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UBC Theses and Dissertations

A case study to assess the effects of training in gross motor and fine motor skills on the reading readiness of a selected group of grade one students McGill, Robert G.

Abstract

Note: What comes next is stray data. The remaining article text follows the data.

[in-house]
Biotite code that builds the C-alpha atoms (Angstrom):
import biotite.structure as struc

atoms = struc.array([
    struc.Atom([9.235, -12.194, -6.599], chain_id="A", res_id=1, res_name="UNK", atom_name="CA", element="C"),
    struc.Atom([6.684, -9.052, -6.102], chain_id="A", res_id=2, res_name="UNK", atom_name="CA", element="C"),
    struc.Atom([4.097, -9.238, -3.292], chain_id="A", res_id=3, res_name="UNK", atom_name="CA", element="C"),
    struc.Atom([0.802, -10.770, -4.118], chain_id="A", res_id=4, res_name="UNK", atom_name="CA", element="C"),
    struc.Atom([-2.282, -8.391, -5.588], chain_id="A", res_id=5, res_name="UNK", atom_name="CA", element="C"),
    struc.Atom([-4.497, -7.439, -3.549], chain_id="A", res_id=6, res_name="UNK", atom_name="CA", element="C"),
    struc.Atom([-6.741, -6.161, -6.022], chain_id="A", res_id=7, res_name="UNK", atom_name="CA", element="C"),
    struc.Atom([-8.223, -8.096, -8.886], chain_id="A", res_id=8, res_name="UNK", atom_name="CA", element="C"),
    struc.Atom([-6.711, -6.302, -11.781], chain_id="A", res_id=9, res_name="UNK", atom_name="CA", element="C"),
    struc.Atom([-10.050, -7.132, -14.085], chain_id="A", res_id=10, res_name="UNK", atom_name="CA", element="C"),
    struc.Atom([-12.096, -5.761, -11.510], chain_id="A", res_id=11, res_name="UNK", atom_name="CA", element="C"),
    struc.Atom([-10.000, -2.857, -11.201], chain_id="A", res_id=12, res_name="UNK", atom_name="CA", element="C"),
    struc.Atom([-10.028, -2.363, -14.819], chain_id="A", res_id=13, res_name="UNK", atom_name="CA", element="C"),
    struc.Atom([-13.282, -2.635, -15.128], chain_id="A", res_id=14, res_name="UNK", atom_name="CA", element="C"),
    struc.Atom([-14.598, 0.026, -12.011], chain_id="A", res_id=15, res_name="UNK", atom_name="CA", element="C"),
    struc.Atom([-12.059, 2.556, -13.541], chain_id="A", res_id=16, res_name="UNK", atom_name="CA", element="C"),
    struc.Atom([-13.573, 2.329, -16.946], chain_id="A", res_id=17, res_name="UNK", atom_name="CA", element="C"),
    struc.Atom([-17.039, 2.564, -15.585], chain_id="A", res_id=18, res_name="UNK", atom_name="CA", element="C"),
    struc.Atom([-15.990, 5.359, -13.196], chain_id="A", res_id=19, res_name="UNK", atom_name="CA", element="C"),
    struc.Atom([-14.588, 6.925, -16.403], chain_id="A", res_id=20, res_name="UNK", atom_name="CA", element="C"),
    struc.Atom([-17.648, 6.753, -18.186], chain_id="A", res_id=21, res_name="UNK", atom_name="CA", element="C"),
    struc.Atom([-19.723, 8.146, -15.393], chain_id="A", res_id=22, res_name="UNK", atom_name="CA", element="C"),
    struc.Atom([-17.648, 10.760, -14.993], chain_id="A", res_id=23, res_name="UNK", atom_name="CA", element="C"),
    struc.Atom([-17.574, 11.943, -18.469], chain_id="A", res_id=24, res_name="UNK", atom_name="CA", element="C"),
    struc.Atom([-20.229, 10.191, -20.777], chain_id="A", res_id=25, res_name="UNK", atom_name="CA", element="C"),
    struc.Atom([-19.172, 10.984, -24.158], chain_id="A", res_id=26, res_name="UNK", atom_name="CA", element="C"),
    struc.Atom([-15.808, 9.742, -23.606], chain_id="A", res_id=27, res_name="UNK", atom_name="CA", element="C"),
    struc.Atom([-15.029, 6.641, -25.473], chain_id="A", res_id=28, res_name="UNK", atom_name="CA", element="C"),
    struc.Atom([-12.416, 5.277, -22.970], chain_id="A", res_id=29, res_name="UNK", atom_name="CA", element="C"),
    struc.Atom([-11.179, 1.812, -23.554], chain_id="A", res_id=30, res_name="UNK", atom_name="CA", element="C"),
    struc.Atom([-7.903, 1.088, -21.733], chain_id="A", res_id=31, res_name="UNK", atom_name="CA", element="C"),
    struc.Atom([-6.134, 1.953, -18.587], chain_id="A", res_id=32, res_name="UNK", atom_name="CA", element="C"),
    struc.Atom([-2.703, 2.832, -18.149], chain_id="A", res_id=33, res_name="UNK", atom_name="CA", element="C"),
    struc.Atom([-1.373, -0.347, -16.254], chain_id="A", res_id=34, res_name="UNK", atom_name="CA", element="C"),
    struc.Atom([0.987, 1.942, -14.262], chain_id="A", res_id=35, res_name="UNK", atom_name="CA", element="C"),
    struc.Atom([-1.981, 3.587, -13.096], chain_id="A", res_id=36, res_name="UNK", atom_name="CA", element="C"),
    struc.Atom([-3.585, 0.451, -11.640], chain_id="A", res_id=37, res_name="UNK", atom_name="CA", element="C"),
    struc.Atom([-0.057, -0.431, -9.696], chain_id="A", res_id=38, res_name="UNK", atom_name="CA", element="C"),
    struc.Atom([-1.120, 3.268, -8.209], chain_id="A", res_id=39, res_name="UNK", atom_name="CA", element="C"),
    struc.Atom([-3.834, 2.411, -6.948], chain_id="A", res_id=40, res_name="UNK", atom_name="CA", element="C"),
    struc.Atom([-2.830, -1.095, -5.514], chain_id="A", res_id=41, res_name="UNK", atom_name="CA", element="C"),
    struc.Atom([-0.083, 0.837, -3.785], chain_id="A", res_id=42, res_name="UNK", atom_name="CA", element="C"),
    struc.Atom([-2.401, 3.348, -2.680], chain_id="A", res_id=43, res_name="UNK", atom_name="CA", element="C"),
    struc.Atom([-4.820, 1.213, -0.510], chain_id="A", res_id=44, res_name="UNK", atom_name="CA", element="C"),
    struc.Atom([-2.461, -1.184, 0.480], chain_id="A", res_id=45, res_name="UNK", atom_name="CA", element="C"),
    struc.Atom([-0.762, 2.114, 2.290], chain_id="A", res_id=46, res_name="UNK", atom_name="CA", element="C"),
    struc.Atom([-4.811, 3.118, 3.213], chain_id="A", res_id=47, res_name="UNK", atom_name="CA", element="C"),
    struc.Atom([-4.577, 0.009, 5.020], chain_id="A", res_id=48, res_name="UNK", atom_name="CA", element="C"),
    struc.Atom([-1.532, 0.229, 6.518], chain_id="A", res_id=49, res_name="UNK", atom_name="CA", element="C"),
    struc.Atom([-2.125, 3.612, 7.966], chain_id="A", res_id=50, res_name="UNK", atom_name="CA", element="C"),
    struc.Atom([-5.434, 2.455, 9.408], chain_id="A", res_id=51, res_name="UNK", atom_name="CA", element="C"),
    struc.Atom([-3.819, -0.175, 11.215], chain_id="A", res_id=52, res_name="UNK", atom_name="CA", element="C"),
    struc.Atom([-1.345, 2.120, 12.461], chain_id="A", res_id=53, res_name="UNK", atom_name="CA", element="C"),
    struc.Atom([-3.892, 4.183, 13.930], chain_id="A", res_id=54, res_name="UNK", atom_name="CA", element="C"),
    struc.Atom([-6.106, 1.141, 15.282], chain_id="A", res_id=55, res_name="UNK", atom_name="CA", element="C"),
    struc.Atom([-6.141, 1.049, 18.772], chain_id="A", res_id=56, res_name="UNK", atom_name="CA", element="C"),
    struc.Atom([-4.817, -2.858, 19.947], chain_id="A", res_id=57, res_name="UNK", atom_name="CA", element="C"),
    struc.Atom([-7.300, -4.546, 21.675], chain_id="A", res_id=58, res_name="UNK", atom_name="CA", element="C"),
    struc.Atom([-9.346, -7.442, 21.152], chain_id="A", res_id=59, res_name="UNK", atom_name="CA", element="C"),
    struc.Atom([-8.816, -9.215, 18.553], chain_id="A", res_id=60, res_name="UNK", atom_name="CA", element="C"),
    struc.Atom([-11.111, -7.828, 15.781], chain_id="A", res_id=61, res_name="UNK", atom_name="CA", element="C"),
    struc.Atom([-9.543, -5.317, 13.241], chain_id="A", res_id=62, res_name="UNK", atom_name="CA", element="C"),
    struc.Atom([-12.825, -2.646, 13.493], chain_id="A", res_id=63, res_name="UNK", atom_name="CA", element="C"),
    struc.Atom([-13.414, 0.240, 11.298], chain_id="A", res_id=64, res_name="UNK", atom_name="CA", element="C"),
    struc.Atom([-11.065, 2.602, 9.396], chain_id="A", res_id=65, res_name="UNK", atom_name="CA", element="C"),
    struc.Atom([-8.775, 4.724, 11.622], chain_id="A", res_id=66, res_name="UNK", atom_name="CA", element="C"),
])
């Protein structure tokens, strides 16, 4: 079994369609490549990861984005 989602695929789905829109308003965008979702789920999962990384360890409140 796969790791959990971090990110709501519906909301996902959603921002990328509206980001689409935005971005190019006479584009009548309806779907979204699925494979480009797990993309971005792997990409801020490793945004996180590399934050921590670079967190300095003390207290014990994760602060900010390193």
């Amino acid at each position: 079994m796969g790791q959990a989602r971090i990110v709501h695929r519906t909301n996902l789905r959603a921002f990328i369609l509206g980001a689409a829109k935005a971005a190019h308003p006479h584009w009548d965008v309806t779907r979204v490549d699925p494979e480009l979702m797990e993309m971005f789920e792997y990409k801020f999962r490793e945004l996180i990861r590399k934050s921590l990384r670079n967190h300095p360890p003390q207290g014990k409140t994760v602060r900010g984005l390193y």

The purpose of this study was to assess the effects that a specialized program in which emphasis was placed on fine and gross motor skill training had on the reading readiness of a group of grade one boys and girls deficient in perceptual-motor skills. Ten grade one students were selected from the Sir Richard McBride Elementary School in Vancouver. These pupils were chosen on the basis of their low scores recorded on the Metropolitan Reading Readiness Test, Form R and the Winter Haven Perceptual Copy Forms Test. A group of ten pupils, which would act as a control group, was selected from Laura Secord Elementary School. The two groups were matched according to age, sex, the results of the reading readiness test, and the perceptual forms test. The experimental group received eighteen weeks of special motor training which was carried on for sixty minutes a day, five days a week. The control group received regular classroom instruction during this same sixty minute interval. At the completion of the training period all subjects were given the Metropolitan Reading Readiness Test Form S and the Winter Haven Perceptual Copy Forms Test. Descriptive relationships were also drawn from data obtained from the parents’ interview, homeroom teacher's questionnaire, personal observation and an 8mm. film. The results of the reading readiness and perceptual form tests of the control and the experimental groups involved in the study were not statistically significant from each other and there was no real difference in reading readiness between the groups at the end of the study. The results of the interviews indicated that the majority of parents of the children in the experimental and control groups were either semi or unskilled workers, were not involved in community organizations or clubs, and had a relatively low educational level. They did not participate in physical or recreational activities themselves or with their child and did not encourage their children to participate in sports activities. Similarly these parents spent most of their time watching television, reading little, and regarded education solely as a means of obtaining a decent job. Although most of the children in the study had easy access to recreational facilities, little use was made of them due to the restrictions placed on the child by their parents. The majority of the children in the study, moreoever, were classed by their partents as being extremely hypo or hyper active, having an extremely short attention span, having few close friends, and experiencing sibling rivalry. They did not participate in any form of organized sport. The results of the homeroom teacher's questionnaire showed that the majority of students in the experimental group changed a great deal in relation to their attitude and interaction within the class. They improved in their ability to work and play within the classroom, with their teacher, and with their classmates. The students in the control group, however, were less willing to participate effectively within the classroom. That is, their attitude towards their teacher, school work, and school mates had changed little over the eighteen weeks of the study. Finally, it was noted that towards the end of the training session the subjects in the experimental group improved their fine and gross motor skills. Moreover, as these children met with unaccustomed success their attitude reflected a more aggressive and confident nature which appeared to carry over to their speech, mannerisms, dress, and reaction within the class. Their attitude and interaction to the class changed markedly, they were willing to participate in class activities, they were able to work for longer periods of time independently, and their new found confidence carried over into all phases of classroom activity. The subjects in the control group, however, had not improved their fine and gross motor skills. They were much less aggressive and confident than those subjects in the experimental group. They were unwilling to participate in class activities, or work independently for any length of time effectively. It was therefore concluded that the socio-economic status of the childs' parents, as well as, the parents' attitude towards education may have hindered the normal development of their child. Similarly, it was also concluded that the program of special motor training given to the experimental group may have accounted for the improvement in skills involving laterality, directionality, balance, coordination, and various perceptual skills. This improvement in turn, increased the aggressiveness and confidence of the slow learner interacting with his class, and his classroom activity.

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